You are here

July: National Cord Blood Awareness Month

There are thousands of diseases in the United States that still classify as uncured. While there are treatment options available for a majority of these disorders, scientists are working every day to find methods that may be able to cure them. However, recent studies show that that one specific source may hold the answers to a host of medical issues: cord blood.

In preparation for next month’s National Cord Blood Awareness Month, continue below to learn more about cord blood, why it is useful, and how you can help those with still-uncured disorders find the help they need.

What is Cord Blood?

When babies form in the womb, they require a nutrient-rich environment in which to grow and develop. After birth, this nutritious environment, composed of blood and placenta, is typically discarded. However, recent studies have found that these substances (collectively called “cord blood”) contain much more than nutrients.

Cord blood has been shown to also contain stem cells from the adult parent, which have not fully formed into the blood cells intended for the fetus’s use. These stem cells are extremely valuable because of their versatility, and can survive for a long time if treated properly. In addition, cord blood collection is much safer than normal stem cell or blood collection, and can be safely frozen to store for years after its initial collection.

What Can Cord Blood Do?

Because of it’s recent use in scientific study, cord blood has not yet been directly linked to any new medical cures. However, according to initial studies, the stem cells available in cord blood provide unlimited potential in finding cures to a variety of diseases.

For example, as of July 2016, Dr. Daohong Zhou of the UAMS College of Pharmacy has begun research on cord blood’s uses in curing aggressive hematological diseases like leukemia. Because cord blood contains many of the same primitive cells that are targeted in leukemia, cord blood may hold the answer to cell systems that can prevent the spread of blood cancer. Other disorders such as severe bone marrow disease, myelodysplastic syndromes, and severe aplastic anemia may also find cures from cord blood, which is easy to experiment with and is available in abundance.

Because cord blood is a new resource, it is common that many hospitals are still unaware of its value. Thus, it is vital that people take advantage of July as Cord Blood Awareness Month to spread the word and help to preserve as much as possible. Methods include:

  • speaking with your local hospital about their cord blood collection policies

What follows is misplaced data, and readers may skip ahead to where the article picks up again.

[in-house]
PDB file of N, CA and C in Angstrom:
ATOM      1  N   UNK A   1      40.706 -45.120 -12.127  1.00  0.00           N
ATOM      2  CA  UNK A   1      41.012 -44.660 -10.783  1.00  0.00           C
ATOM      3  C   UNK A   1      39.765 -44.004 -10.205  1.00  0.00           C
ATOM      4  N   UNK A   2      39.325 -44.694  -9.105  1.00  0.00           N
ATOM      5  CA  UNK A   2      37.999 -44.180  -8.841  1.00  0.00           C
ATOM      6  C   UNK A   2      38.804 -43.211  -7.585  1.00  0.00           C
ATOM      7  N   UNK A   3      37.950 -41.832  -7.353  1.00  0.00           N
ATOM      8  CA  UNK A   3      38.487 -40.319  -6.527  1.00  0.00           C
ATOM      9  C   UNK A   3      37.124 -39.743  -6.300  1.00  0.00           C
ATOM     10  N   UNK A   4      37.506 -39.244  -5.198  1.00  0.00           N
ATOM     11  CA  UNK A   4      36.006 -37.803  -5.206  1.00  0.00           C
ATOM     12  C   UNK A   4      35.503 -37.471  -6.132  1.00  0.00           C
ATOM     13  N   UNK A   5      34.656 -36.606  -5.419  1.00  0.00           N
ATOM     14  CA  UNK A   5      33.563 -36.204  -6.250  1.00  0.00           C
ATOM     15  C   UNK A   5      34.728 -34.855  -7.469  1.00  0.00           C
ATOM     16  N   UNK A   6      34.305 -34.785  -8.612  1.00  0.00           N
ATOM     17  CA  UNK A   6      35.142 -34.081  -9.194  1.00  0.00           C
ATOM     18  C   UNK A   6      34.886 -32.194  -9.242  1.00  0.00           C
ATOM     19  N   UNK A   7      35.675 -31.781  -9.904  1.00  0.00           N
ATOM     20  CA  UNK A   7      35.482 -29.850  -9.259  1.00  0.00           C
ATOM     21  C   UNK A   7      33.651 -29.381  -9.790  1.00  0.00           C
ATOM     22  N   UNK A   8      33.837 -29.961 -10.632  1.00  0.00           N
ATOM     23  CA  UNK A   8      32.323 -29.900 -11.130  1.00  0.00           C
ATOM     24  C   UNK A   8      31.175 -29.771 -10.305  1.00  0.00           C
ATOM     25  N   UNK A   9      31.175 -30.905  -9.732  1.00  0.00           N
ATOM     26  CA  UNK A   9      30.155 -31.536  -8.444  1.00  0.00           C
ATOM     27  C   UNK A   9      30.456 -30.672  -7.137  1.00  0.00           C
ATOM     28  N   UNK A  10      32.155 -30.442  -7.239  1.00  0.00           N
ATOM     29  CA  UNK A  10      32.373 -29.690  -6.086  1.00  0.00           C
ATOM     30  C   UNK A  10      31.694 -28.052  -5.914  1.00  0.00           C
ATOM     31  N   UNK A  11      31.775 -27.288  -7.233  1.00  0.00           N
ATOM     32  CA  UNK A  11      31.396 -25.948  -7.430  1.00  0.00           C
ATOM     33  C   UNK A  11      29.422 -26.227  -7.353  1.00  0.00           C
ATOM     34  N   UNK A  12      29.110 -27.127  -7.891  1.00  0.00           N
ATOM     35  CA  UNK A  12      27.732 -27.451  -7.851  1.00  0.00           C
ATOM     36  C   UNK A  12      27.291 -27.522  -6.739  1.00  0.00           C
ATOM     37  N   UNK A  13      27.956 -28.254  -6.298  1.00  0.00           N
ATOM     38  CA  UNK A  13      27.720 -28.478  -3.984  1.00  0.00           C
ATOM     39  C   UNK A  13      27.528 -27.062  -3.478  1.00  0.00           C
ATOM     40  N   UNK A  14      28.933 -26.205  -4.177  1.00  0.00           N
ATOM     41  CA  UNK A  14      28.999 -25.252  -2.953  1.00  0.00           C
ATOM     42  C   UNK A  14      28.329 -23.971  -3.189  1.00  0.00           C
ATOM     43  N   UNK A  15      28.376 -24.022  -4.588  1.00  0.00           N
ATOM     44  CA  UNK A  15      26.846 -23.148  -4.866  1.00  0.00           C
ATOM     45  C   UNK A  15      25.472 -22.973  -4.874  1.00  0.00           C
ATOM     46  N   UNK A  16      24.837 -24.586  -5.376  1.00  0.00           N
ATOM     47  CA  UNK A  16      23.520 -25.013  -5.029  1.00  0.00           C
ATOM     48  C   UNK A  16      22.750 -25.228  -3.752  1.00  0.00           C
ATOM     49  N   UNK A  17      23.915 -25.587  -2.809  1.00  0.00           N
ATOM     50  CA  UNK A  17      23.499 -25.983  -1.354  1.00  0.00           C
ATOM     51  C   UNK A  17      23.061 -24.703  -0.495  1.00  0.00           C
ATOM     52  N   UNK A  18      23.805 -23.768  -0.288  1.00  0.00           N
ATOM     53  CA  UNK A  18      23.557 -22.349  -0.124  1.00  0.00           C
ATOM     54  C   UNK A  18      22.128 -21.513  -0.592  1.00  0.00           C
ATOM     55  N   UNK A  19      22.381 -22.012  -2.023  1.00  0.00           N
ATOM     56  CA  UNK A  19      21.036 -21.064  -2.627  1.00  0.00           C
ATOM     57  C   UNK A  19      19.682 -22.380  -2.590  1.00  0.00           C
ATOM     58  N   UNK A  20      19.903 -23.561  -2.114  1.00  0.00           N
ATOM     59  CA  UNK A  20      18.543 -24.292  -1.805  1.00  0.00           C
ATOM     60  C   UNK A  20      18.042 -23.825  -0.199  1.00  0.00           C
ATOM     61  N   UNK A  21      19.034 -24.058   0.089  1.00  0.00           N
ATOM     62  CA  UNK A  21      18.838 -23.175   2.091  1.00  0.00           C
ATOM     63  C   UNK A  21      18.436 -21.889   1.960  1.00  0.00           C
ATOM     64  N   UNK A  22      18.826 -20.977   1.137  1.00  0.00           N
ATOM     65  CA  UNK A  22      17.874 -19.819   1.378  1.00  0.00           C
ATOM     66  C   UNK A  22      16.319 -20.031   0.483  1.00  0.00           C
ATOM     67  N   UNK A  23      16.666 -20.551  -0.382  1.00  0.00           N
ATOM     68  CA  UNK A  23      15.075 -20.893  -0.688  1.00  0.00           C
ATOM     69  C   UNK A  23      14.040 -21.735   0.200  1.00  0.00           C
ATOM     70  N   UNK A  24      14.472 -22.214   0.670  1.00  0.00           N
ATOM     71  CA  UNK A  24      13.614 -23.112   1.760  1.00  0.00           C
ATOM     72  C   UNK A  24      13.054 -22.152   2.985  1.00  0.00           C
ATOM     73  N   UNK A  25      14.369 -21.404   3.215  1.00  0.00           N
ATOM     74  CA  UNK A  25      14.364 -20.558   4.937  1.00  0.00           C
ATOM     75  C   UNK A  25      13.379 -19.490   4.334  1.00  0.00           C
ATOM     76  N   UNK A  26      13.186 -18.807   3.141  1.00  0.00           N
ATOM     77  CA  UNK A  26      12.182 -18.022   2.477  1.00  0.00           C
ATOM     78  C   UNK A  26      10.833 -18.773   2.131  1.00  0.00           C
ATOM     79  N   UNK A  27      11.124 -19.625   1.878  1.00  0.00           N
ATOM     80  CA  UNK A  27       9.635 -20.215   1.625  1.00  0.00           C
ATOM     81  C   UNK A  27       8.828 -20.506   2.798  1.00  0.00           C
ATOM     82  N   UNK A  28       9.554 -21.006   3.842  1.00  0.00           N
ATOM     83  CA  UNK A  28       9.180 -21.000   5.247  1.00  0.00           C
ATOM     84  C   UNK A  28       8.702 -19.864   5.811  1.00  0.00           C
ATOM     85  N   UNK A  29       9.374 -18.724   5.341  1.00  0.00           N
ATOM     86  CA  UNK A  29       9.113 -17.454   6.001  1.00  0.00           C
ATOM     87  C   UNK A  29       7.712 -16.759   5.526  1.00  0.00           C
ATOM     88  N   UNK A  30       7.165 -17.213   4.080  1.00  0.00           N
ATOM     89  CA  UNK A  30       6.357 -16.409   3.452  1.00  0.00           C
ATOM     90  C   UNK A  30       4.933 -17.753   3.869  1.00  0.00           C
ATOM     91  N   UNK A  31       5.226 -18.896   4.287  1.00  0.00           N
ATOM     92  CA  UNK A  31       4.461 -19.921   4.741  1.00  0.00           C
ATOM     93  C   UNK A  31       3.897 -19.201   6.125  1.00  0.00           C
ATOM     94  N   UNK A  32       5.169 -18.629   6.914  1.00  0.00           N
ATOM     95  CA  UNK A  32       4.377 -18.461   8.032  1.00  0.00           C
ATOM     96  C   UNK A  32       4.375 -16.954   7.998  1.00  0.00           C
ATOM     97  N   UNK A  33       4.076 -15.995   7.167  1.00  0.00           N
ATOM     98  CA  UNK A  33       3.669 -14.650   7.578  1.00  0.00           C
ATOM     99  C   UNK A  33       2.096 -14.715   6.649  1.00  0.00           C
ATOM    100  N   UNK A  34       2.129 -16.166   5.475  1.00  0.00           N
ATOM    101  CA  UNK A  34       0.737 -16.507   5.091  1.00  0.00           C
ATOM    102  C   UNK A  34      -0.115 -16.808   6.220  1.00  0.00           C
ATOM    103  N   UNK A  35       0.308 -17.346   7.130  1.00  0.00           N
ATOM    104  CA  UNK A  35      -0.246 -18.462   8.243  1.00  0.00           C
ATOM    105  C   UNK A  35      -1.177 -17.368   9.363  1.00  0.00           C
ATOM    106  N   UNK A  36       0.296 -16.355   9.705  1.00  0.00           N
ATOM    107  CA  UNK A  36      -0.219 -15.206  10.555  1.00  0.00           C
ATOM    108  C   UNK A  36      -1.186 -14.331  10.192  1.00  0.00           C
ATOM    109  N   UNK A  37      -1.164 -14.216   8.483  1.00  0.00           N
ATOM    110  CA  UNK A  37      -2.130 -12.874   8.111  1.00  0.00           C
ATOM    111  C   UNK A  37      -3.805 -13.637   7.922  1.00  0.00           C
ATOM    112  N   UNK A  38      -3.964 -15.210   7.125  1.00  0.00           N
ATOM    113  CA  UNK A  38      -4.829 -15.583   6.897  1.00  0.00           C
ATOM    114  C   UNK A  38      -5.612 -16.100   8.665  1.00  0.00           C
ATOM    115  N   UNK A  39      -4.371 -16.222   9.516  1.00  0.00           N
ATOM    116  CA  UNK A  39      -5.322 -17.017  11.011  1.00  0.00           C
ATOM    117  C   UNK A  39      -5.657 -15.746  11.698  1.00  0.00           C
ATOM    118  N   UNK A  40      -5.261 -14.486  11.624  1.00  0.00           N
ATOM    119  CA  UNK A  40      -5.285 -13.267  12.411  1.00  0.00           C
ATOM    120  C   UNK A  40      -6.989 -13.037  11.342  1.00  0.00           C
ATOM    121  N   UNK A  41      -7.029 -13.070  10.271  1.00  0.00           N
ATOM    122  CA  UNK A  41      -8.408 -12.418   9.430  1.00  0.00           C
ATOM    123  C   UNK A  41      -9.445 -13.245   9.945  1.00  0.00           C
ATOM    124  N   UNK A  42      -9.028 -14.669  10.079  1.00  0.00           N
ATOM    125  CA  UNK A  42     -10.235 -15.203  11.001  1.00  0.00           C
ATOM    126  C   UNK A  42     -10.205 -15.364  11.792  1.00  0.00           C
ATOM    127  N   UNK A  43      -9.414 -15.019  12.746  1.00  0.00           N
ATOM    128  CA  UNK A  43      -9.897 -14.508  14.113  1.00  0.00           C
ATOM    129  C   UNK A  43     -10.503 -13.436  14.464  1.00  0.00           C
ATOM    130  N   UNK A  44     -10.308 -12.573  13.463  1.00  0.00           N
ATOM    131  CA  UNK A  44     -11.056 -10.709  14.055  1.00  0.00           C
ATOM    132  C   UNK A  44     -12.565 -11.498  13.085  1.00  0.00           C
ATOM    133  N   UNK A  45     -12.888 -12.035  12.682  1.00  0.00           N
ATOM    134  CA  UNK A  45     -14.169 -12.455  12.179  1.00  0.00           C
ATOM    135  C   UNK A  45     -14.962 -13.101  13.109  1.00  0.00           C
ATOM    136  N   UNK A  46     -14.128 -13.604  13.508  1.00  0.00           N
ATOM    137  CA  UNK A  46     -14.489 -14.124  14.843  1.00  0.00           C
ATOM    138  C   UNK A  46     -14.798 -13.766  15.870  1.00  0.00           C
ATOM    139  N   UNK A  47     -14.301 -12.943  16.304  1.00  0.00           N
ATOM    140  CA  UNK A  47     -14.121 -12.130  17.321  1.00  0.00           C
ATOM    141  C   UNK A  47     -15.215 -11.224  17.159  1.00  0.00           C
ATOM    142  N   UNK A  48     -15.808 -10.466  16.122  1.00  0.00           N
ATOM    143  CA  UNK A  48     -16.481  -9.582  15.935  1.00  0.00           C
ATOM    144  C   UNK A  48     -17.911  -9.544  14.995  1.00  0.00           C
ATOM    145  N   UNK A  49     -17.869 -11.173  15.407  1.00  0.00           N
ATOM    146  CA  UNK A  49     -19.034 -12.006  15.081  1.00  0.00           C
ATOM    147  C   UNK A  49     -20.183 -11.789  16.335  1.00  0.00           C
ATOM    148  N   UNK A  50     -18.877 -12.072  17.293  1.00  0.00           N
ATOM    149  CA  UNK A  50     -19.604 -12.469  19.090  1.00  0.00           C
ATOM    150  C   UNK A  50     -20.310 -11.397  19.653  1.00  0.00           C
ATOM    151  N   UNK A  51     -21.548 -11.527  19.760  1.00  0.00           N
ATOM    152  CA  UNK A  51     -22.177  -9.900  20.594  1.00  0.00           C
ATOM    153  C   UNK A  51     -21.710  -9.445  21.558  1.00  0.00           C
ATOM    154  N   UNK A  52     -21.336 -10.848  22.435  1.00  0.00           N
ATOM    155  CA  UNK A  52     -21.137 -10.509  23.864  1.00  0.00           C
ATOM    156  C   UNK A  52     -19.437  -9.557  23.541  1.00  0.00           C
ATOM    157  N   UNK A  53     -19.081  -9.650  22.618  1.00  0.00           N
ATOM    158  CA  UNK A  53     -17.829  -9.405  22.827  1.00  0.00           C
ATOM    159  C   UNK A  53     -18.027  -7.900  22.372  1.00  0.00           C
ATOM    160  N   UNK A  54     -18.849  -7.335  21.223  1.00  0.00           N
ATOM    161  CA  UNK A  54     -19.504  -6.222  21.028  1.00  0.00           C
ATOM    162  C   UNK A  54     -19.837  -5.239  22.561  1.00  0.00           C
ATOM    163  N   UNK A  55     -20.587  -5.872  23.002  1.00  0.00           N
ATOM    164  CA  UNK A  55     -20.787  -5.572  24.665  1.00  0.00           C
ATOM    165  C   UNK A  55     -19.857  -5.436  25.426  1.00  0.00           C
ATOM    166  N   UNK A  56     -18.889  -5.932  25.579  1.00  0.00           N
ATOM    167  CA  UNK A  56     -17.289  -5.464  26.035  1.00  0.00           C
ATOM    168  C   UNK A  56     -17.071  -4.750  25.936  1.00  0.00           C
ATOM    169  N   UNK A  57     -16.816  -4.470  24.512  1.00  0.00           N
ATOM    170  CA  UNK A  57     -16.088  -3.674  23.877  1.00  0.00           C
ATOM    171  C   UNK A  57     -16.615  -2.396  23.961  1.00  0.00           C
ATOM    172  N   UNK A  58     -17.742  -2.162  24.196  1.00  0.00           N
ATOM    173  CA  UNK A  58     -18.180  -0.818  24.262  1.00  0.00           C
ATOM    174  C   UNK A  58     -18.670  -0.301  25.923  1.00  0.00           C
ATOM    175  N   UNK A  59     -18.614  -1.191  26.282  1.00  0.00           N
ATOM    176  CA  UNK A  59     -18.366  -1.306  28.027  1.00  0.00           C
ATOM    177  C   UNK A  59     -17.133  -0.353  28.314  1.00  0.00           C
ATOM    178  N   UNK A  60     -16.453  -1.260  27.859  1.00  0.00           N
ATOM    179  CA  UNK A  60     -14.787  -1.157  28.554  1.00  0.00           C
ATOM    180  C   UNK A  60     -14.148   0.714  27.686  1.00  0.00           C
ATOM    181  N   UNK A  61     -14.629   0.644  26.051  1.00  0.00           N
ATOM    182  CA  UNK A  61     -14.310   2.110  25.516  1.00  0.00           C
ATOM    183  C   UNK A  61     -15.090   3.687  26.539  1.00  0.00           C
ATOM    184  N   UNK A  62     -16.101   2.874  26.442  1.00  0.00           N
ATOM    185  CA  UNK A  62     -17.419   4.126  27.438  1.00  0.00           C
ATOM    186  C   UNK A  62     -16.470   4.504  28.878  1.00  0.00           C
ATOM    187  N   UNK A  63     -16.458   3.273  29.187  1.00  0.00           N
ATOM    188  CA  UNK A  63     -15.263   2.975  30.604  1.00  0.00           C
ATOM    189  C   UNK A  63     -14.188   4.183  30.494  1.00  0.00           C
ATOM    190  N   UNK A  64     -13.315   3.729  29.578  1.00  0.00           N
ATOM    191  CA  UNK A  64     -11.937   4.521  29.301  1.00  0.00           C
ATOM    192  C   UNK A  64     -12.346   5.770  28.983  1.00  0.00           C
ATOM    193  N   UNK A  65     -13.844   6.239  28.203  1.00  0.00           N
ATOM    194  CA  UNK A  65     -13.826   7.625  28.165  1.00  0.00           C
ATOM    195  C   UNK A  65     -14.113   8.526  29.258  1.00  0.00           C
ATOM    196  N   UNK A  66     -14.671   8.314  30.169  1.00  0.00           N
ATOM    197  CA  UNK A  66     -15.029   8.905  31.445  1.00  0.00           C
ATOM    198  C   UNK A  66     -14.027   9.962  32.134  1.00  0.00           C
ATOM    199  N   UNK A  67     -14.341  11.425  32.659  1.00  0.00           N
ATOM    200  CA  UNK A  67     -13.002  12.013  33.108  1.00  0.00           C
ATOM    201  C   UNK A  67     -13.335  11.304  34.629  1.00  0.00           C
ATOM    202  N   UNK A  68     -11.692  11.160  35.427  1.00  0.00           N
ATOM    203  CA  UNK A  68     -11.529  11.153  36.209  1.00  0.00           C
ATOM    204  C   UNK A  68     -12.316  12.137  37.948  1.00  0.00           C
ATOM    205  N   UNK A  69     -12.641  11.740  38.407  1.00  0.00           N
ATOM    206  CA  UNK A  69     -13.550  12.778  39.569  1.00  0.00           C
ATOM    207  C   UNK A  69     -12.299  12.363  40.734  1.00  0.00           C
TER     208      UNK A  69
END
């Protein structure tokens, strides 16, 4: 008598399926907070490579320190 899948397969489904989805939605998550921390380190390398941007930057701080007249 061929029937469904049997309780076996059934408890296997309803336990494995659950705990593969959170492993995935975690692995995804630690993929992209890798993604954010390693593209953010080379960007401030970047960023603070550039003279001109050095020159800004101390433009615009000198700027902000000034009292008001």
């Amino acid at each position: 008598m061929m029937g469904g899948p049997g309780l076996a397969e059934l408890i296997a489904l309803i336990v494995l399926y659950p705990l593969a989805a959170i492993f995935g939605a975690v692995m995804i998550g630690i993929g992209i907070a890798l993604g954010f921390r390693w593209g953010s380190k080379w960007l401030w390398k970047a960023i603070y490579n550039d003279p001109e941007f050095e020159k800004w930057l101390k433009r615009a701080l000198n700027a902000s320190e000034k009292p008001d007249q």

• informing your loved ones about cord blood collection and encouraging them to tell others
  • making monetary donations to local cord blood banks or the Cord Blood Association
  • if applicable, saving and donating your own cord blood to further cure research

Resources Available to Those With Uncured Diseases

For those with still-uncured diseases like leukemia or bone marrow disease, hope is not lost. While a cure may still be on the horizon, there is no better time than now to get the most advanced medical treatments that have ever been available. For almost every disorder, there is an organization or institute dedicated to education and assistance for those who have it. This means you could be a simple internet search away from a variety of resources dedicated solely for to individuals with your disorder!

If you experience financial difficulties due to your severe disorder, then it is possible you may qualify for Social Security disability benefits. This program is dedicated to providing insurance and monthly financial benefits to those whose disorders prevent them from living their normal lives. To see if you may qualify, you can look up your diagnosis in the Social Security’s Blue Book, which lists the qualifications necessary for all disorders. It is also recommended that you speak with your physician to discuss your diagnosis and receive any tests confirming you disorder’s severity before applying.

Considering a Disability Attorney

If you are considering applying for disability benefits, it may also be wise to schedule a free consultation with a disability attorney. Their sole purpose is to help those with severe disorders navigate the tricky legal processes necessary to get disability benefits. In fact, attorneys have been statistically shown to improve applicant’s chances of getting benefits. To reduce the financial strain of hiring legal help, federal regulation also prevents attorneys from receiving payment unless they win your case.

Comments

How did u get all of that back pay and you stated it only took you a little over 4 months ??? You mention 13 months of pay ??

Hi There,

I would recommend speaking to a SSA representative regarding your matter.

Best,
Eric